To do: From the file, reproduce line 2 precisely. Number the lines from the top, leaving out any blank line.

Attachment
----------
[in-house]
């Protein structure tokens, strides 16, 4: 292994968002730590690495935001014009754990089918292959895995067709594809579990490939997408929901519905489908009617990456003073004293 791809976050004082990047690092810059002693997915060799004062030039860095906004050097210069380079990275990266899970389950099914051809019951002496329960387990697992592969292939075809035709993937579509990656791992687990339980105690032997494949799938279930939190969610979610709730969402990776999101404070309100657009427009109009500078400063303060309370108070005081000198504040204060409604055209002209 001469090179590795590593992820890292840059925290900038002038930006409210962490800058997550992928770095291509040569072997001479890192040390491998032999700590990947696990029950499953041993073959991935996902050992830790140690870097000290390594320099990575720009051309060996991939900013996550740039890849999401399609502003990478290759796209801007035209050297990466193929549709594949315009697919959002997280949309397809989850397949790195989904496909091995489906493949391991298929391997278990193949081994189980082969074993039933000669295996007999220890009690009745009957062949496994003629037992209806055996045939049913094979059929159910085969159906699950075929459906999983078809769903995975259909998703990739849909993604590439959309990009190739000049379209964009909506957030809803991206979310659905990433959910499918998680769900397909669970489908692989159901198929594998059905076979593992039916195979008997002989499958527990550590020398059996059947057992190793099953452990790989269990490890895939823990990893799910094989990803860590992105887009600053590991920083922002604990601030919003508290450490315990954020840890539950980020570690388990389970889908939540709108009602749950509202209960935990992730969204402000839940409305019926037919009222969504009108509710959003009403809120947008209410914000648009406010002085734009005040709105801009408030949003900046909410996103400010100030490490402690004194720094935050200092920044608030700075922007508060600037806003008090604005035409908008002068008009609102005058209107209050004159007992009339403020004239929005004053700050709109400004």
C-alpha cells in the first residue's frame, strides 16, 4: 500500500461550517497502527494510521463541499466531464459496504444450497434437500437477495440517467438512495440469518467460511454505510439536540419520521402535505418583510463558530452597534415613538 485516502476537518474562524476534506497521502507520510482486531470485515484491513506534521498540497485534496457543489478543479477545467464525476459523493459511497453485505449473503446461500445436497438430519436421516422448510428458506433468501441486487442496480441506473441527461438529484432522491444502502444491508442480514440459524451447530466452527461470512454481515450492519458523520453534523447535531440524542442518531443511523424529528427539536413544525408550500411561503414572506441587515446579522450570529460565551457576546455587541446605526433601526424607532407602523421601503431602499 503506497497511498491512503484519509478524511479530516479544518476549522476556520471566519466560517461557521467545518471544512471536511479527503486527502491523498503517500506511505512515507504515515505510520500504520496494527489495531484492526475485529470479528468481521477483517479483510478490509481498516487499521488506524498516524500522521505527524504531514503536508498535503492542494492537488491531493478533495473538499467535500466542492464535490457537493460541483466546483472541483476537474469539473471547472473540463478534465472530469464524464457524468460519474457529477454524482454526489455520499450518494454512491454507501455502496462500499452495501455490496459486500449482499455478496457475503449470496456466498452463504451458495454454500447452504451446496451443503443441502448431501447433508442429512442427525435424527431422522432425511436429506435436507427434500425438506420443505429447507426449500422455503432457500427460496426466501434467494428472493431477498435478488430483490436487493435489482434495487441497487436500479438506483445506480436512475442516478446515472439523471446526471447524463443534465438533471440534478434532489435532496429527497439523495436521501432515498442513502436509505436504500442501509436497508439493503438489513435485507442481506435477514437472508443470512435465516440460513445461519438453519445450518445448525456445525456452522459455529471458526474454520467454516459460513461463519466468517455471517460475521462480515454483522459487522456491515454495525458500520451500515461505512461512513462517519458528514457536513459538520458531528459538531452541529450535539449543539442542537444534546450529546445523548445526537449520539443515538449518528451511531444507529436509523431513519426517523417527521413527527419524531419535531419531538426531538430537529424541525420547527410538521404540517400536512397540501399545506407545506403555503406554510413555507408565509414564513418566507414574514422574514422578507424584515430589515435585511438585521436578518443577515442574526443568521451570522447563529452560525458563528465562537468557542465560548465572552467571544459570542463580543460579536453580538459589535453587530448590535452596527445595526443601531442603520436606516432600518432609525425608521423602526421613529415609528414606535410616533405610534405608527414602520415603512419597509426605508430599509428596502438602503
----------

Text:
């Protein structure tokens, strides 16, 4: 292994968002730590690495935001014009754990089918292959895995067709594809579990490939997408929901519905489908009617990456003073004293 791809976050004082990047690092810059002693997915060799004062030039860095906004050097210069380079990275990266899970389950099914051809019951002496329960387990697992592969292939075809035709993937579509990656791992687990339980105690032997494949799938279930939190969610979610709730969402990776999101404070309100657009427009109009500078400063303060309370108070005081000198504040204060409604055209002209 001469090179590795590593992820890292840059925290900038002038930006409210962490800058997550992928770095291509040569072997001479890192040390491998032999700590990947696990029950499953041993073959991935996902050992830790140690870097000290390594320099990575720009051309060996991939900013996550740039890849999401399609502003990478290759796209801007035209050297990466193929549709594949315009697919959002997280949309397809989850397949790195989904496909091995489906493949391991298929391997278990193949081994189980082969074993039933000669295996007999220890009690009745009957062949496994003629037992209806055996045939049913094979059929159910085969159906699950075929459906999983078809769903995975259909998703990739849909993604590439959309990009190739000049379209964009909506957030809803991206979310659905990433959910499918998680769900397909669970489908692989159901198929594998059905076979593992039916195979008997002989499958527990550590020398059996059947057992190793099953452990790989269990490890895939823990990893799910094989990803860590992105887009600053590991920083922002604990601030919003508290450490315990954020840890539950980020570690388990389970889908939540709108009602749950509202209960935990992730969204402000839940409305019926037919009222969504009108509710959003009403809120947008209410914000648009406010002085734009005040709105801009408030949003900046909410996103400010100030490490402690004194720094935050200092920044608030700075922007508060600037806003008090604005035409908008002068008009609102005058209107209050004159007992009339403020004239929005004053700050709109400004």